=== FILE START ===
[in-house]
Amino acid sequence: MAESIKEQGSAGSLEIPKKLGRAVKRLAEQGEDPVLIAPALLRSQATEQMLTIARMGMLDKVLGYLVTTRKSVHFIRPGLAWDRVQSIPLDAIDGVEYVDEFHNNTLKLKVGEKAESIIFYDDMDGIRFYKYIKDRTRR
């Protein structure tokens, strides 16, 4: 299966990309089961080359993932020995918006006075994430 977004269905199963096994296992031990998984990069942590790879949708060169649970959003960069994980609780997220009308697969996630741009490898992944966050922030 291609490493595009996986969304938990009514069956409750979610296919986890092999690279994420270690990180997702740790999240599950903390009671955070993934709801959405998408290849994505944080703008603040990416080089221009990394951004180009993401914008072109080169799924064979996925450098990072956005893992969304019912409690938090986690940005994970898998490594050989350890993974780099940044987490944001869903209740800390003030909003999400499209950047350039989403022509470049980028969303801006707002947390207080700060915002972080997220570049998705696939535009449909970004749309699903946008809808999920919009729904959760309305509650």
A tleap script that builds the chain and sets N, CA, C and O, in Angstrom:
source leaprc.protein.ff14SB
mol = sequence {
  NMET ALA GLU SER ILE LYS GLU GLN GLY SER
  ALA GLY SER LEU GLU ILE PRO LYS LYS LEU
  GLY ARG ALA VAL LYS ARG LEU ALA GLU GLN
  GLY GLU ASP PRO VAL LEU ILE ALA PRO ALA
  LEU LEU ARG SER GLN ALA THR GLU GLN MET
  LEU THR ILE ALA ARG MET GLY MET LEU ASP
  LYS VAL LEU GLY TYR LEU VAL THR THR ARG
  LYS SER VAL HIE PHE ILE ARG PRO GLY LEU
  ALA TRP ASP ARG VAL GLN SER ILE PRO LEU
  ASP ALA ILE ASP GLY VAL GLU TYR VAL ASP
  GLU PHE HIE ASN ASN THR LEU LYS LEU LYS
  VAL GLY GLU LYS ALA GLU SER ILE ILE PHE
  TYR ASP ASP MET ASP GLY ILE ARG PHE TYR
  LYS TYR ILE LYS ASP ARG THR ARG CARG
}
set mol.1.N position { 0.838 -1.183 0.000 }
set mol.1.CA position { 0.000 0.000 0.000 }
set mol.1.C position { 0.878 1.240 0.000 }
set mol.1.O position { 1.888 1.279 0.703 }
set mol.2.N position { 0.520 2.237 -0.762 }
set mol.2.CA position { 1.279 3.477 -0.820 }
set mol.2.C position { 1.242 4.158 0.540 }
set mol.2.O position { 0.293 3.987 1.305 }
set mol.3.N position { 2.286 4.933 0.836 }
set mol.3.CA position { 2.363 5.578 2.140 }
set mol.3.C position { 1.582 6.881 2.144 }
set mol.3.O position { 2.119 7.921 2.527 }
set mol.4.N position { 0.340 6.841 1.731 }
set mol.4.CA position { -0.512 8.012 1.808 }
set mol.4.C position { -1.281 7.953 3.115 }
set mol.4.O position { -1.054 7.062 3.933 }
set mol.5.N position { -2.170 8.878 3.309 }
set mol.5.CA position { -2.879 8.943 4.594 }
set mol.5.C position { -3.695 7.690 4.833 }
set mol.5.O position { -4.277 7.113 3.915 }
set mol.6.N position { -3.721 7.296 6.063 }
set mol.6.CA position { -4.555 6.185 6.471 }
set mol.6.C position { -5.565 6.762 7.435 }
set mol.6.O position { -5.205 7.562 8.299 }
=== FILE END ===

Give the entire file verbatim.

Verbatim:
[in-house]
Amino acid sequence: MAESIKEQGSAGSLEIPKKLGRAVKRLAEQGEDPVLIAPALLRSQATEQMLTIARMGMLDKVLGYLVTTRKSVHFIRPGLAWDRVQSIPLDAIDGVEYVDEFHNNTLKLKVGEKAESIIFYDDMDGIRFYKYIKDRTRR
């Protein structure tokens, strides 16, 4: 299966990309089961080359993932020995918006006075994430 977004269905199963096994296992031990998984990069942590790879949708060169649970959003960069994980609780997220009308697969996630741009490898992944966050922030 291609490493595009996986969304938990009514069956409750979610296919986890092999690279994420270690990180997702740790999240599950903390009671955070993934709801959405998408290849994505944080703008603040990416080089221009990394951004180009993401914008072109080169799924064979996925450098990072956005893992969304019912409690938090986690940005994970898998490594050989350890993974780099940044987490944001869903209740800390003030909003999400499209950047350039989403022509470049980028969303801006707002947390207080700060915002972080997220570049998705696939535009449909970004749309699903946008809808999920919009729904959760309305509650």
A tleap script that builds the chain and sets N, CA, C and O, in Angstrom:
source leaprc.protein.ff14SB
mol = sequence {
  NMET ALA GLU SER ILE LYS GLU GLN GLY SER
  ALA GLY SER LEU GLU ILE PRO LYS LYS LEU
  GLY ARG ALA VAL LYS ARG LEU ALA GLU GLN
  GLY GLU ASP PRO VAL LEU ILE ALA PRO ALA
  LEU LEU ARG SER GLN ALA THR GLU GLN MET
  LEU THR ILE ALA ARG MET GLY MET LEU ASP
  LYS VAL LEU GLY TYR LEU VAL THR THR ARG
  LYS SER VAL HIE PHE ILE ARG PRO GLY LEU
  ALA TRP ASP ARG VAL GLN SER ILE PRO LEU
  ASP ALA ILE ASP GLY VAL GLU TYR VAL ASP
  GLU PHE HIE ASN ASN THR LEU LYS LEU LYS
  VAL GLY GLU LYS ALA GLU SER ILE ILE PHE
  TYR ASP ASP MET ASP GLY ILE ARG PHE TYR
  LYS TYR ILE LYS ASP ARG THR ARG CARG
}
set mol.1.N position { 0.838 -1.183 0.000 }
set mol.1.CA position { 0.000 0.000 0.000 }
set mol.1.C position { 0.878 1.240 0.000 }
set mol.1.O position { 1.888 1.279 0.703 }
set mol.2.N position { 0.520 2.237 -0.762 }
set mol.2.CA position { 1.279 3.477 -0.820 }
set mol.2.C position { 1.242 4.158 0.540 }
set mol.2.O position { 0.293 3.987 1.305 }
set mol.3.N position { 2.286 4.933 0.836 }
set mol.3.CA position { 2.363 5.578 2.140 }
set mol.3.C position { 1.582 6.881 2.144 }
set mol.3.O position { 2.119 7.921 2.527 }
set mol.4.N position { 0.340 6.841 1.731 }
set mol.4.CA position { -0.512 8.012 1.808 }
set mol.4.C position { -1.281 7.953 3.115 }
set mol.4.O position { -1.054 7.062 3.933 }
set mol.5.N position { -2.170 8.878 3.309 }
set mol.5.CA position { -2.879 8.943 4.594 }
set mol.5.C position { -3.695 7.690 4.833 }
set mol.5.O position { -4.277 7.113 3.915 }
set mol.6.N position { -3.721 7.296 6.063 }
set mol.6.CA position { -4.555 6.185 6.471 }
set mol.6.C position { -5.565 6.762 7.435 }
set mol.6.O position { -5.205 7.562 8.299 }